The Documentation Compendium
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đĄ Various templates & tips on writing high-quality documentation that people want to read.
đ Table of Contents
đ¤ Why must you document your project?
- It doesnât matter how good your software is, because if the documentation is not good enough, people will not use it.
Even if for some reason they have to use it because they have no choice, without good documentation, they wonât use it effectively or the way youâd like them to
- THE MAJORITY OF PEOPLE GLANCE AND LEAVE. Make it pretty so that it's easier for them to star before they leave. The more stars you have, the likelier it is that serious developers will use your repo
- You will be using your code in 6 months. Code that you wrote 6 months ago is often indistinguishable from code that someone else has written
- You want people to use your code because you think that others might find it useful. However, people need to understand why your code might be useful for them, before they decide to use it
- You want people to help out. If you donât have documentation, you will miss out on a whole class of contributors
- You want to be a better writer
đ˘ Best Practices
âď¸ Things to remember:
- Keep a lighthearted friendly tone. Treat the reader as someone who doesn't have a lot of knowledge about the topic but is very interested
- Keep things brief
- Use headings frequently. This breaks things up when reading and often it is good for linking to specific information
- Link to other places in the documentation often but only for additional information. Readers should not have to navigate through several pages to find the information that they need about one specific thing. Just inline the immediately relevant information and link off if they want to know more
- Use as many code snippets, CLI, etc. examples as possible. Show the reader what you mean
- Gently introduce a guide before diving into technical details. This gives context and readers are more likely to stay engaged longer
- It is always good to describe the functionality of the various files in your project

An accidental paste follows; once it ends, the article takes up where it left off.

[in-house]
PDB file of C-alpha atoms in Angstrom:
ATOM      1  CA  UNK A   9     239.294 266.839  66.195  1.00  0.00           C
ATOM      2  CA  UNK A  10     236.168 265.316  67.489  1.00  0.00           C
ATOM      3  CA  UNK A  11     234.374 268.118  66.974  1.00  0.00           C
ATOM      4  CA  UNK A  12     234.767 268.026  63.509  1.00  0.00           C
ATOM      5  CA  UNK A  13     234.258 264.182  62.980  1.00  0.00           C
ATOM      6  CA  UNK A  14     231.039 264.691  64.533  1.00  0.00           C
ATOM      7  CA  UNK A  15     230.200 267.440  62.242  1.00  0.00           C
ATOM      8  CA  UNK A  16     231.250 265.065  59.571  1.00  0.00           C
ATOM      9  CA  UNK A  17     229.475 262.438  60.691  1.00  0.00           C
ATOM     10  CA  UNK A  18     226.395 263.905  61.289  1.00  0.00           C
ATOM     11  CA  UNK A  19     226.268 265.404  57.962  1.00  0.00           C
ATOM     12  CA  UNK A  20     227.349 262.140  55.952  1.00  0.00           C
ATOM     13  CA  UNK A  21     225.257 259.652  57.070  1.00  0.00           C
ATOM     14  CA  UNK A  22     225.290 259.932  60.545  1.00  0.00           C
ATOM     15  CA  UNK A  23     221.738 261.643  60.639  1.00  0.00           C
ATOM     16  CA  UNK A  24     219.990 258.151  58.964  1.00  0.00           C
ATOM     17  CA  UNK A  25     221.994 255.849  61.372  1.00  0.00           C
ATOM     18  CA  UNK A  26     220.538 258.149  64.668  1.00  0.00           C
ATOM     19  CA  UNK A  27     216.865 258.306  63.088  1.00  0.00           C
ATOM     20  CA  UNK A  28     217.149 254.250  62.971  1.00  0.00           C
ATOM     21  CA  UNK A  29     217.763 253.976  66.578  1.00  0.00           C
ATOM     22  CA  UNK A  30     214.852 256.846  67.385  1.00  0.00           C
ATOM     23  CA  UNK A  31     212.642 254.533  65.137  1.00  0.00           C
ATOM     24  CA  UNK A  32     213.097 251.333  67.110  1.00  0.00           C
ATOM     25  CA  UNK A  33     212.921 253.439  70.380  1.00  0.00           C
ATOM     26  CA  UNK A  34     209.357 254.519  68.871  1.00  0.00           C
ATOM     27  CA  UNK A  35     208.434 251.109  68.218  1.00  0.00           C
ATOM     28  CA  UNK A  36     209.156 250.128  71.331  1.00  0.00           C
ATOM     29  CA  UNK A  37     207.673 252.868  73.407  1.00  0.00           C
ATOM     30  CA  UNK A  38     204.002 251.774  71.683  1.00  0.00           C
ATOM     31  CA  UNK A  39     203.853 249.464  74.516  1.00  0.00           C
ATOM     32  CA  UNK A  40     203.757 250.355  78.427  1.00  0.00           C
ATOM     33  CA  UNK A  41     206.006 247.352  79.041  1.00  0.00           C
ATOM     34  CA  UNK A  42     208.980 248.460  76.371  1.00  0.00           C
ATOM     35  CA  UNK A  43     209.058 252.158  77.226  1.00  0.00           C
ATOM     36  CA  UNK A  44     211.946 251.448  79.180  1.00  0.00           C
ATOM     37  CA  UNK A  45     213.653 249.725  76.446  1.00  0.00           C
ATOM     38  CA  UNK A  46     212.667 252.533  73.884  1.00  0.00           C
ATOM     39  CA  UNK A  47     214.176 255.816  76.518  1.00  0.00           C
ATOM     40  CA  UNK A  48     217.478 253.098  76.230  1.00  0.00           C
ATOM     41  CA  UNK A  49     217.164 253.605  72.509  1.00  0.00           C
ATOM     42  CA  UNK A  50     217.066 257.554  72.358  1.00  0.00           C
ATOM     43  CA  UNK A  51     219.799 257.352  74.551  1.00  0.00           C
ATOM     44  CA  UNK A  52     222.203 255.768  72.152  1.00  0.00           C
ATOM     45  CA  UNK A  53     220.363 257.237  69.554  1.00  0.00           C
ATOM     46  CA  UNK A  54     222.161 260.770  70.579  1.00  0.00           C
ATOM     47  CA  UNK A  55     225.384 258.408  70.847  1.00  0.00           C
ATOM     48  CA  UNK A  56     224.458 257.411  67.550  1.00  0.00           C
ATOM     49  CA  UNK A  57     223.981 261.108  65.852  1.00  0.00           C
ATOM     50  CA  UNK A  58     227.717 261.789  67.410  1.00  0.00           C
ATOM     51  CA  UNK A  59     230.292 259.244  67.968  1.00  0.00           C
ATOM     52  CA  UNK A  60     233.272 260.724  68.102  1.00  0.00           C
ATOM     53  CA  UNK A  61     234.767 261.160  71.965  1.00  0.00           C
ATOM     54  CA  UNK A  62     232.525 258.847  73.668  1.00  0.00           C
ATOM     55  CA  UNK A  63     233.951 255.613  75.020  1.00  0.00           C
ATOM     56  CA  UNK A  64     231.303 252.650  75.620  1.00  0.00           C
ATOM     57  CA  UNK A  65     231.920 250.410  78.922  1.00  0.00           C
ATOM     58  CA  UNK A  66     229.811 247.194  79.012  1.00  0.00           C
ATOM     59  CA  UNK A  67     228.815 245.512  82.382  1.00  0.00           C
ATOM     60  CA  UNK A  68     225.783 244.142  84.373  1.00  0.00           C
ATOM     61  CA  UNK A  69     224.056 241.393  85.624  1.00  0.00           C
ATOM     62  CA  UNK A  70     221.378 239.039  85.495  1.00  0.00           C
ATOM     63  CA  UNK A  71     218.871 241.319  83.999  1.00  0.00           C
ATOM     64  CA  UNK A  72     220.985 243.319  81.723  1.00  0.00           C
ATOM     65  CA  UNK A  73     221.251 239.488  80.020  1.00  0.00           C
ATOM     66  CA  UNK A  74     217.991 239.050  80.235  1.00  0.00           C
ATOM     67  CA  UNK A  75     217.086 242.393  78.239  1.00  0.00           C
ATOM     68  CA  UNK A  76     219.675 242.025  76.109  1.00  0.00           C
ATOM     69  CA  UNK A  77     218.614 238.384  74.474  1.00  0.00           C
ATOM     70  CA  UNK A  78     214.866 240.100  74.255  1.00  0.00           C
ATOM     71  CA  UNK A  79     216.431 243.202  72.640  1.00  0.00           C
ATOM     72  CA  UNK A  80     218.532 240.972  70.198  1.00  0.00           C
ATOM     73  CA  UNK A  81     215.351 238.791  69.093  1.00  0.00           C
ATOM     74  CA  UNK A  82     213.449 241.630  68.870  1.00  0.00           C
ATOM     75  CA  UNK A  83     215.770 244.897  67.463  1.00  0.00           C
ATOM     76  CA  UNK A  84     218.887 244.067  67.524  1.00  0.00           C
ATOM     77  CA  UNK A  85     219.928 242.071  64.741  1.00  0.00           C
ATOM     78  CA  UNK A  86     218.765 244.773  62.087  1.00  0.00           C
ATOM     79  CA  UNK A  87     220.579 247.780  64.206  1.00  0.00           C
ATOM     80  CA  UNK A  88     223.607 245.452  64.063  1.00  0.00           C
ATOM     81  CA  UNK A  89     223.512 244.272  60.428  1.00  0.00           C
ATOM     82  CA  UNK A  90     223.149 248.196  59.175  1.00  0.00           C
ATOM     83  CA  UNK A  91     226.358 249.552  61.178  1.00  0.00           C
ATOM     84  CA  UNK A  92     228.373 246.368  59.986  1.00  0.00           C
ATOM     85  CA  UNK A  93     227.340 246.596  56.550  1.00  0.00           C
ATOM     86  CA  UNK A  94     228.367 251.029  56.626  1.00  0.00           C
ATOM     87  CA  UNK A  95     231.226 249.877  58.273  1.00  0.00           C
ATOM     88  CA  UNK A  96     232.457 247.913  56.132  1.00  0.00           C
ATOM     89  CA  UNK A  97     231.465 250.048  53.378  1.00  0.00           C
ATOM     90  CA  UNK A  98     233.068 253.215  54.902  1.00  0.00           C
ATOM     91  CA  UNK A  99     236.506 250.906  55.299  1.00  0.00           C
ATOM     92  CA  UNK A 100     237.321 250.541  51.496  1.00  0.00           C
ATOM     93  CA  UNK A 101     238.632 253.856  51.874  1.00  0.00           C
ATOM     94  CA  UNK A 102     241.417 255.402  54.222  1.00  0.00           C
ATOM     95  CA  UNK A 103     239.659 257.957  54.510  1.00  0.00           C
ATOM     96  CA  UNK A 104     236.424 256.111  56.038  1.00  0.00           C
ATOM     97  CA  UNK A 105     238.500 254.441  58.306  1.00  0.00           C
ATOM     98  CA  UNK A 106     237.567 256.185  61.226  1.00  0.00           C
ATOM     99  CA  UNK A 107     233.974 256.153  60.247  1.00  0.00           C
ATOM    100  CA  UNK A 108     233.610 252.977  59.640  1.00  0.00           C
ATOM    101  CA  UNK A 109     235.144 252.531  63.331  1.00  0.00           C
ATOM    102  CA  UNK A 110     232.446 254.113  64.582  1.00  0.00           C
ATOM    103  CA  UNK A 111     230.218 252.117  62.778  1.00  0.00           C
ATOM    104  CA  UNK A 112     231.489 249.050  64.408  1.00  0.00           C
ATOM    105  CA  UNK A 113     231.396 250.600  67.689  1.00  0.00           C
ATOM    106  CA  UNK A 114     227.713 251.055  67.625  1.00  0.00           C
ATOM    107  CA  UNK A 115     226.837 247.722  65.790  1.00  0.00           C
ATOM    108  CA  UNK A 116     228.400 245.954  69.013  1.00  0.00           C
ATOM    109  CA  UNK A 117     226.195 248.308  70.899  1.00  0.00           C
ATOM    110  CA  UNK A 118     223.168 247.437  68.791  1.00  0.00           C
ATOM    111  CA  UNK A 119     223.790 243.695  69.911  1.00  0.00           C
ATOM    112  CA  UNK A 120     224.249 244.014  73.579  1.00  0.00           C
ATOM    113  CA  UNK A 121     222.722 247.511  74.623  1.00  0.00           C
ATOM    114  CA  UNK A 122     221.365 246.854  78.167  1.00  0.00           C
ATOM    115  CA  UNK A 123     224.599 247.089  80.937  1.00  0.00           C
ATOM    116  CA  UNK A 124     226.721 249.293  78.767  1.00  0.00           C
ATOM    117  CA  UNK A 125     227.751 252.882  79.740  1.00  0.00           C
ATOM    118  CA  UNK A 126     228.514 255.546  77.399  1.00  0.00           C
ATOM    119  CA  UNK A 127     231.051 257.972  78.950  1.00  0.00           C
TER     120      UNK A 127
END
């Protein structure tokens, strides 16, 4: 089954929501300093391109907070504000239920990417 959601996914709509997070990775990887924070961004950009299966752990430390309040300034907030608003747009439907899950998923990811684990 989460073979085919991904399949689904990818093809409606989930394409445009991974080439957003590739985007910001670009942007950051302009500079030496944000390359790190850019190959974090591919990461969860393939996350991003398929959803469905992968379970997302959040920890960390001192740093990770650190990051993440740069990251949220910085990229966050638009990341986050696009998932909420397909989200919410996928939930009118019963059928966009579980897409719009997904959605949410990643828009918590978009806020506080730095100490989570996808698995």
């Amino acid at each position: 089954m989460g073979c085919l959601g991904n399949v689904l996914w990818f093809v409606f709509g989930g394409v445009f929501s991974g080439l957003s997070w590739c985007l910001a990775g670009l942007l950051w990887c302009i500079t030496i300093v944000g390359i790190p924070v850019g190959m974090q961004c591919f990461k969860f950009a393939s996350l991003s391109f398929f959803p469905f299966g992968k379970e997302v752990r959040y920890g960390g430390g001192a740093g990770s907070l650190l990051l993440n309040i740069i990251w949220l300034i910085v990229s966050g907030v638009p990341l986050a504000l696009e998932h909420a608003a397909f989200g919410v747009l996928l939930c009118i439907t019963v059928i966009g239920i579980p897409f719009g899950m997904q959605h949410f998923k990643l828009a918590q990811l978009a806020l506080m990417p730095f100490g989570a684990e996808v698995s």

- Always use gender-neutral pronouns. A gender-neutral pronoun is a pronoun which does not associate a gender with the individual who is being discussed. For eg. - using 'they' instead of 'he / she'
â Things you should avoid:
- Don't assume prior knowledge about the topic. If you want to appeal to a large audience, then you are going to have people with very diverse backgrounds
- Don't use idioms. Write using more formal terms that are well defined. This makes it easier for non-native English speakers and for translations to be written
- Don't clutter explanations with overly detailed examples
- Don't use terms that are offensive to any group. There will never be a good reason to
đŚ CGX CLI - a template generator:
CGX - Generate all the recommended documentation / files (pre-filled) for the GitHub and GitLab community standards. (Issue templates, code of conduct, etc.)
đ¨âđť Technical Writing Programs
- A List of Open Source Projects with Volunteer Documentation Opportunities
đ Awesome Technical Writing Sources
- My Tech Writing Process - Amruta Ranade
- Developer to Technical Writer - r/technicalwriting
- awesome-github-templates - devspace
- makeareadme - dguo
- What nobody tells you about documentation - Daniele Procida
- What I learned from an old GitHub project that won 3,000 Stars in a Week - TOAST UI
đď¸ Get Feedback
- feedmereadmes - Free README editing + feedback to make your open-source projects grow. See the README maturity model to help you keep going
- maintainer.io - Free README standardization and feedback if you click on 'Book an audit'
- Documenting your projects on GitHub - GitHub Guides
- documentation-handbook - jamiebuilds
- Documentation Guide - Write the Docs
This repo is under active development. If you have any improvements / suggestions please file an issue or send in a Pull Request. The TODO.md file or the issues page are a good place to visit if you want to pick up some task. They have a list of things are to be implemented in the near future.